The Whanganui item in this is the gob smacker. Unlined hole, old wetlands reserve turned landfill, undisclosed to public by all appearances, right dab next to a PRIMARY SCHOOL! How irresponsible is THAT? … EWR.
From NO to 1080 use in NZ FB page
1080 poison (Sodium Monofluoroacetate) is a hazardous chemical that is repeatedly dumped in New Zealand’s landfill sites (official and unofficial) without consideration for the potential harm. Contrary to some claims, 1080 does not easily breakdown into ‘harmless by-products’: one teaspoon of the poison can kill and harm as many as a hundred adults. It is highly lethal, stable in water, disperses readily through the environment, and in some conditions remains poisonous for months, if not years. For instance, in March 2000, 20 tonnes of mixed, unwanted 1080 poison baits, between 8-20 years old, were buried in West Coast farmland. When tested a few months later, the substance was still highly toxic.
Official Informatiom Act responses have revealed that for decades, Auckland, Canterbury, Winton, Whanganui and Marton landfills have all been recipients of tonnes of unwanted 1080 poison. This is because according the manufacturers, the cereal baits have a limited shelf-life (how convenient for their profit margins?). Apparently, depending upon storage environments, damp and mould can affect the palatability and structure of the poison baits, which can mean they are unstable, unsafe and unsuitable to be distributed aerially via the helicopter hoppers. To summarise some of our findings:
• In August 1996, over 12 tonnes of unwanted highly toxic 1080 poison baits were buried in a purpose-dug pit in a managed landfill site at Winton, central Southland. Weeks after the burial, toxic 1080 was still present in some of the groundwater samples (despite unreliable testing methodology).
• 66 tonnes of 1080 poison baits, originally intended for Makarora aerial pest control operation (2015) were unused because of the poor weather. The spoiled poison baits were sent to a Manawatu-Whanganui landfill site (Probably, Marton).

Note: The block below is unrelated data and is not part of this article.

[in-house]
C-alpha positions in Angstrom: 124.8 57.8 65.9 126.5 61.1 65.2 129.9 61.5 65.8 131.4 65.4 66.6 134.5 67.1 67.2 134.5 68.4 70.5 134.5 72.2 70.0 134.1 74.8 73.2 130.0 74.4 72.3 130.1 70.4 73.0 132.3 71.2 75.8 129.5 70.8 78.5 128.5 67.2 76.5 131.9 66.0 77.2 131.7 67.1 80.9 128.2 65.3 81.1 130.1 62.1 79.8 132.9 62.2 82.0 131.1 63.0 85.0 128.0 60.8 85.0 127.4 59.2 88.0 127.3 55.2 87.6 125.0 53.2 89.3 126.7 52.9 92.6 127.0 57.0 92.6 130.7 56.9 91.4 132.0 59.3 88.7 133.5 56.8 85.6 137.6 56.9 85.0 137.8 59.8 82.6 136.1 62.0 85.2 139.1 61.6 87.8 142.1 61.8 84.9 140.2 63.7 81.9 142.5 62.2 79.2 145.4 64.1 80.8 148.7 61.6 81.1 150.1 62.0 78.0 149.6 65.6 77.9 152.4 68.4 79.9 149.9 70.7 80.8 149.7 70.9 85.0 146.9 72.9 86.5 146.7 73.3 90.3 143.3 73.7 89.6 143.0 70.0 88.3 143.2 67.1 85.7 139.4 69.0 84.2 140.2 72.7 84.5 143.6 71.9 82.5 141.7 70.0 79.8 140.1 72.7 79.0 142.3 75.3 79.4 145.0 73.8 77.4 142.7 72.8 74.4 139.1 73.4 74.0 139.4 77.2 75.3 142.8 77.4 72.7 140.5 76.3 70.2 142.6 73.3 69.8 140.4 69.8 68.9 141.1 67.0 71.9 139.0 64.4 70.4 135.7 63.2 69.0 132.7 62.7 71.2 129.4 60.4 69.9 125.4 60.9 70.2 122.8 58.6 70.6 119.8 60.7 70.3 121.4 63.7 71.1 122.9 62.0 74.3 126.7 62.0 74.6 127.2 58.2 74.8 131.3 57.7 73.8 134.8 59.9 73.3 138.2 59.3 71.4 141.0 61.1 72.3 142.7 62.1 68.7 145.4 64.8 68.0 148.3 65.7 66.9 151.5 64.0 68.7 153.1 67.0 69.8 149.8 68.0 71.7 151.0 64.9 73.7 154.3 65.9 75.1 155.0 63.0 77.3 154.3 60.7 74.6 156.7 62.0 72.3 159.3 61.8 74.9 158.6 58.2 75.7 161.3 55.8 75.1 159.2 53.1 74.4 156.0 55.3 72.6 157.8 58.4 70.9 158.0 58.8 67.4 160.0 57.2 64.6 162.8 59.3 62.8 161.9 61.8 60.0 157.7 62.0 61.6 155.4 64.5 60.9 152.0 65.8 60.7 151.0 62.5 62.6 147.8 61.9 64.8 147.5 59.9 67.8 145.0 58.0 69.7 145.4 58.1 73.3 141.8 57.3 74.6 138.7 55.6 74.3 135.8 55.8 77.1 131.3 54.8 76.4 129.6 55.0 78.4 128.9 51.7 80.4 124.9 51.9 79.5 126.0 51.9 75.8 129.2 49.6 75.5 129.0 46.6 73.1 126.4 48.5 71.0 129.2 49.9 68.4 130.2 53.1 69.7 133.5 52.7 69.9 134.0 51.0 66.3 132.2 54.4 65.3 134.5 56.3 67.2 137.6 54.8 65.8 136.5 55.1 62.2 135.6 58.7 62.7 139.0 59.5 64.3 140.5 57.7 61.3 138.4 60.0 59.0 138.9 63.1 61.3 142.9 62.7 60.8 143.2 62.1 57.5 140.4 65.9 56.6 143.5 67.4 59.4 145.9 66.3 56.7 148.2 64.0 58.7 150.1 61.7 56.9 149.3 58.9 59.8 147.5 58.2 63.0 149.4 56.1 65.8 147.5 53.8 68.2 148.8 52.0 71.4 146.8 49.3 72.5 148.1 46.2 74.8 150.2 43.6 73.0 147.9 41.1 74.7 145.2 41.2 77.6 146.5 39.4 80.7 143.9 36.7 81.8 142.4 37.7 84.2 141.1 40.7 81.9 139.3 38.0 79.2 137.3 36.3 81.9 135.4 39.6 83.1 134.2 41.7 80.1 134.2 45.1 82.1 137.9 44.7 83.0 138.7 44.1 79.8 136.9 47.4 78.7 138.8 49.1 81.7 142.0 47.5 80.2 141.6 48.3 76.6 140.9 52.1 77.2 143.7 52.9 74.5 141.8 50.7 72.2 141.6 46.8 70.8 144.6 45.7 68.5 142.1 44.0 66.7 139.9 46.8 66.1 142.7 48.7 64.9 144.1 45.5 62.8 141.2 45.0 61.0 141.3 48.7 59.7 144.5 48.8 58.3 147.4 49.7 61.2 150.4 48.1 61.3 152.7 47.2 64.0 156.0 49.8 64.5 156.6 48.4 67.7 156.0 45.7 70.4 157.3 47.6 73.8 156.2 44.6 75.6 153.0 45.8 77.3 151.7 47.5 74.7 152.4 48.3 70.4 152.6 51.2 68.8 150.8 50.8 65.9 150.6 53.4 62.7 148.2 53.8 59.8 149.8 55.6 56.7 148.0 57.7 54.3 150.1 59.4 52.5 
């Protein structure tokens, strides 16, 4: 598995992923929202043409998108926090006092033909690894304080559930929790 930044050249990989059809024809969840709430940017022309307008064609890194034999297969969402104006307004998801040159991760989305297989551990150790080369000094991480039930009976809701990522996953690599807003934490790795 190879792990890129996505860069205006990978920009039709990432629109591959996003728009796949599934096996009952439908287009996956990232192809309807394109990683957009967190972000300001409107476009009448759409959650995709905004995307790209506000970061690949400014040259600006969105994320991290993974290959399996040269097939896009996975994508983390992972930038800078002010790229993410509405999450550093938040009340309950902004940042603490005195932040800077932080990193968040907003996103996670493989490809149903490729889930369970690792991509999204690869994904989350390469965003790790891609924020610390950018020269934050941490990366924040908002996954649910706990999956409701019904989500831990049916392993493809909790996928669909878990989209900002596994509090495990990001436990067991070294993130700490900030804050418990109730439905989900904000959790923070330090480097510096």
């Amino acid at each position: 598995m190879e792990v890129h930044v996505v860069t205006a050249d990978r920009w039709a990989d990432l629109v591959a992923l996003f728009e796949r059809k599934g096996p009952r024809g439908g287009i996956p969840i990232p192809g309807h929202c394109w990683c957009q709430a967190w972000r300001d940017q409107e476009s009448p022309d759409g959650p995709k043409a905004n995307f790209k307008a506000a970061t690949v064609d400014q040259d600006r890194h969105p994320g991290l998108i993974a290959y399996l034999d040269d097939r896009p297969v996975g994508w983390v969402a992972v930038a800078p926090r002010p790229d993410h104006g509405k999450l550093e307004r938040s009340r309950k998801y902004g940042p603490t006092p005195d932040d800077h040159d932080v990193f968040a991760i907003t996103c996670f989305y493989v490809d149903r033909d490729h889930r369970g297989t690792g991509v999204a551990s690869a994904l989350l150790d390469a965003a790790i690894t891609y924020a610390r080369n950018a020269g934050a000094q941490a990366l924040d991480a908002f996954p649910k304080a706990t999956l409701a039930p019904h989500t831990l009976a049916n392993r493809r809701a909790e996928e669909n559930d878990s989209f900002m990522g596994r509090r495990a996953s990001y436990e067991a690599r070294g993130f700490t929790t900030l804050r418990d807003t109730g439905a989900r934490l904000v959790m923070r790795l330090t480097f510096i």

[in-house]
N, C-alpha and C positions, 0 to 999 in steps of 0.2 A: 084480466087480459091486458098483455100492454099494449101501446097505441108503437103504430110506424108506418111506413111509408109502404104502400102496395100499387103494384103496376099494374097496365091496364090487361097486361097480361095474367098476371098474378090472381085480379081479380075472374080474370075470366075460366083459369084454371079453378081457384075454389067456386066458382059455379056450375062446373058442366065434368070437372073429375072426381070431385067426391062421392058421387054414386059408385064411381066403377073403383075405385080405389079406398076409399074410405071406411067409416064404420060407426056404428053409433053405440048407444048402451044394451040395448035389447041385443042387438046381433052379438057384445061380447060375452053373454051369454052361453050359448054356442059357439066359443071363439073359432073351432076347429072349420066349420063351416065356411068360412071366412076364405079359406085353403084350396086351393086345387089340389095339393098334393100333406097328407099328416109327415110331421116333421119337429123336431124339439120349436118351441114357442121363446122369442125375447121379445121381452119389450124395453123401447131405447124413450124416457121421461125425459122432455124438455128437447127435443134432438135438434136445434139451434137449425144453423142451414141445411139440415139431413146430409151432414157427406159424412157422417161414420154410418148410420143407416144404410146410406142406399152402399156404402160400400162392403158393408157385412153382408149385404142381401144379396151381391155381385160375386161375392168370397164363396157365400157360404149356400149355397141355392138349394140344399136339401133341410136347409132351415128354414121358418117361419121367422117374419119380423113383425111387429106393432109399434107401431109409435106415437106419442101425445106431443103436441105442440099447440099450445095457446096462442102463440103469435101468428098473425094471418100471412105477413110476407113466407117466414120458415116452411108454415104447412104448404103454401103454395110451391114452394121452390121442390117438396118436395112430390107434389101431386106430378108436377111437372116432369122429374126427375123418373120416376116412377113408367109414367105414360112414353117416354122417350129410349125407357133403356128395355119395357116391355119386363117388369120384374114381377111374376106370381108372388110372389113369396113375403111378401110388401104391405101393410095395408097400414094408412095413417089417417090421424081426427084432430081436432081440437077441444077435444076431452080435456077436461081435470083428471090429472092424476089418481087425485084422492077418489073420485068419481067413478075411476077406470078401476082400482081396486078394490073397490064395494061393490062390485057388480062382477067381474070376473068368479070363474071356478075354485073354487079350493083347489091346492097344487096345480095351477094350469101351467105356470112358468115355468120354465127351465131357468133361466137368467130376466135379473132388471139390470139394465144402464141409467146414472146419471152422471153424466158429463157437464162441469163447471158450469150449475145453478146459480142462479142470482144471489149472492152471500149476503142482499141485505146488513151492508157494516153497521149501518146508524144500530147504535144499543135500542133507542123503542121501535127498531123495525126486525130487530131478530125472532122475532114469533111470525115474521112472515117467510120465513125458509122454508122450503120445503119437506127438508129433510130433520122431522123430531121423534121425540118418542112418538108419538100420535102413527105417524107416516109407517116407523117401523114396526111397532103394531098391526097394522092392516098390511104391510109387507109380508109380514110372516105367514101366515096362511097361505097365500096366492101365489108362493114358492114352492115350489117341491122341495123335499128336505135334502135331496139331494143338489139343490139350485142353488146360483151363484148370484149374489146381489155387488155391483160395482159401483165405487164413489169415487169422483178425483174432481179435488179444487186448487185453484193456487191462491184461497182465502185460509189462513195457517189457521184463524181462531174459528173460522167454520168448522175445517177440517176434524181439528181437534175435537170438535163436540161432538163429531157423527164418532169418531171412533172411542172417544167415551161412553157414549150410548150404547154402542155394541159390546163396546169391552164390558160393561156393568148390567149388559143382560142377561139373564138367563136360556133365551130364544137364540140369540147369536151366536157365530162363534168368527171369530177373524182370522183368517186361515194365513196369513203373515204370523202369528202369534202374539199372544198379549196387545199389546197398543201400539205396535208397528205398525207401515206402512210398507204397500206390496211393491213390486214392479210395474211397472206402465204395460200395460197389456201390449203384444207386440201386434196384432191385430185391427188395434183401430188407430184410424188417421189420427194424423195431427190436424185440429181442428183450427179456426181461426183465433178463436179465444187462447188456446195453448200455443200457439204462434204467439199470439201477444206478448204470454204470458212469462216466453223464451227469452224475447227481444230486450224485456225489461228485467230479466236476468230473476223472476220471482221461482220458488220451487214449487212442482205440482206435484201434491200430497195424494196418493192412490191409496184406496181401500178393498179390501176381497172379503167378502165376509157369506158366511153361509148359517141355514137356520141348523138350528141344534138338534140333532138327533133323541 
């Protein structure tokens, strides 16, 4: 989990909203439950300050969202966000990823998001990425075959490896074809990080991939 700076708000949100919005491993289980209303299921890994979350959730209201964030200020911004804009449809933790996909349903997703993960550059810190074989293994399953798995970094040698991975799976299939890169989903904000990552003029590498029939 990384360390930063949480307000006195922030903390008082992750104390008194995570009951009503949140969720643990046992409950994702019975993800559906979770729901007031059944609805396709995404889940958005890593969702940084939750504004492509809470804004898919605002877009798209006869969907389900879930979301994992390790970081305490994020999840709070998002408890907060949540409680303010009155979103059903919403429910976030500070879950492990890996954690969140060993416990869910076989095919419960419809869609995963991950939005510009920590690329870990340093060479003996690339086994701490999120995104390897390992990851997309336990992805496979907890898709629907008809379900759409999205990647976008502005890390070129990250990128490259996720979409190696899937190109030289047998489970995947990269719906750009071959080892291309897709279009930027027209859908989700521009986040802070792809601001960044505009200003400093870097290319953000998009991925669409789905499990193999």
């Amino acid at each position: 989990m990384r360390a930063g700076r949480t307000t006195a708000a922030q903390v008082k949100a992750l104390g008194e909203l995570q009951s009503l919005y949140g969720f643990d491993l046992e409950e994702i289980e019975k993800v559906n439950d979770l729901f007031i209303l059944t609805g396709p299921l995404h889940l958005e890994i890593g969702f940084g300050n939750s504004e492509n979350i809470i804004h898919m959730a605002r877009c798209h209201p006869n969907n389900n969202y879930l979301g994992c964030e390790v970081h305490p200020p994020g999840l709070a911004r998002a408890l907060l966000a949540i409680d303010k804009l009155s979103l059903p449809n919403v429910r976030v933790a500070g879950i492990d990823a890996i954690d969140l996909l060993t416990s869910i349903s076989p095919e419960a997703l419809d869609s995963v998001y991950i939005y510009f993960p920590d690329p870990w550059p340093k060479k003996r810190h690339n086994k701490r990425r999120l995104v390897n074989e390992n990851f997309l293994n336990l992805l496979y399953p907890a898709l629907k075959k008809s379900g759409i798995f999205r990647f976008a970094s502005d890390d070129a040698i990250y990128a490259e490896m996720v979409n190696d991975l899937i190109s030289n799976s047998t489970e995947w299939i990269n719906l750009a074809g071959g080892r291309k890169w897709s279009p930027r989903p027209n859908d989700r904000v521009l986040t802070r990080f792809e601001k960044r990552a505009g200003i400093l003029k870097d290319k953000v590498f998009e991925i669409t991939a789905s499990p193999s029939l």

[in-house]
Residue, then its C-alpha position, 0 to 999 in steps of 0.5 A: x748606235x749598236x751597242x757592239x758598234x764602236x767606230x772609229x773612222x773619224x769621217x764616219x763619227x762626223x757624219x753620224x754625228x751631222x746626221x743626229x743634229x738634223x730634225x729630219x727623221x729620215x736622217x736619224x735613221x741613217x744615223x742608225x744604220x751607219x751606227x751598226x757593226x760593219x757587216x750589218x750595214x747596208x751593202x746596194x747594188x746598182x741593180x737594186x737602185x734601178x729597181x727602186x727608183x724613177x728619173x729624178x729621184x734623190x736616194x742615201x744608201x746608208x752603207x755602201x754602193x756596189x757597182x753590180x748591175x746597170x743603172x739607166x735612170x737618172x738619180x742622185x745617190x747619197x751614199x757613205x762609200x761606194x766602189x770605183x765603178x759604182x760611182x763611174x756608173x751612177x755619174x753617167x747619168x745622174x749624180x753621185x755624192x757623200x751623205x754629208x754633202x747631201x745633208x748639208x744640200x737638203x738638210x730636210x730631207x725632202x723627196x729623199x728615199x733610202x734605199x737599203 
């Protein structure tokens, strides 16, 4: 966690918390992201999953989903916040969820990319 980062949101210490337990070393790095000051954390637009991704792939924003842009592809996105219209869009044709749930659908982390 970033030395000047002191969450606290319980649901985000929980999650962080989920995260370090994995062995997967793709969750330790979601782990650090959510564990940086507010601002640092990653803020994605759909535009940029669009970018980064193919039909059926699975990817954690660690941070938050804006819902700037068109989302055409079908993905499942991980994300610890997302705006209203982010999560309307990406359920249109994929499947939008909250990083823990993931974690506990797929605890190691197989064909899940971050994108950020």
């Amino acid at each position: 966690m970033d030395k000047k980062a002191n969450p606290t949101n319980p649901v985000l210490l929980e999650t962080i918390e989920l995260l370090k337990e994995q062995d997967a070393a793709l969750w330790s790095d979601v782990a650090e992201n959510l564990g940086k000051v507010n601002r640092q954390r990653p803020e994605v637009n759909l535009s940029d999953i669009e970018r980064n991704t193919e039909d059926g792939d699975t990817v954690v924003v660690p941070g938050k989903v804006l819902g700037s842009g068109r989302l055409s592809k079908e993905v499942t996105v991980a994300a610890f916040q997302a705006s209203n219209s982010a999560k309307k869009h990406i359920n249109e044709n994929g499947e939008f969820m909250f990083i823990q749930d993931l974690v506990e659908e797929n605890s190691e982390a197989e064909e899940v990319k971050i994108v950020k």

• A storage shed in Haast was swamped during recent flooding, and the rising river water damaged over 16 tonnes of toxic 1080 bait. This week, that poison has been buried at…you guessed it, Marton.
• In February 2018, 600kgs of 1080 poison baits was transported from the Whitianga storage site (within a residential area) to a North Auckland landfill.
• Also in 1996, in Whanganui (near the 1080 poison factory) 61 tonnes of 1080 poison cereal bait was buried in a shallow, unlined hole at the landfill site, now known as Balgownie Reserve. Tragically, this area was previously a precious wetland of historical and cultural significance. A primary school is situated next door.
There are many other stories waiting to be exposed. Meanwhile, none of New Zealand’s authorities adheres to international guidelines on toxic waste disposal, including the requirement to monitor community health in these areas. And concerns are repeatedly raised about potential harmful affects from the storage, disposal and aerial distribution of 1080 poison.
In the USA and in Europe, authorities are waking-up to their responsibilities to citizens. New funding is being provided to enable the costly clean-up of old toxic dump sites, and this involves specialists digging up the hazardous waste and disposing of it safely. Public health is a priority.
It’s bad enough to distribute tonnes of 1080 poison baits over thousands of hectares—66 tonnes of the poison baits could kill or seriously harm almost the whole population of New Zealand. It’s another thing however to dump this amount of lethally toxic substance into one shallow hole. What impact could a highly concentrated amount of this toxic chemical have on the health of nearby, unknowing, small communities?
When is the New Zealand Government going to face up to the magnitude of our ongoing soil and water contamination, stop the dumping of hazardous waste and start the crucial clean-up operations?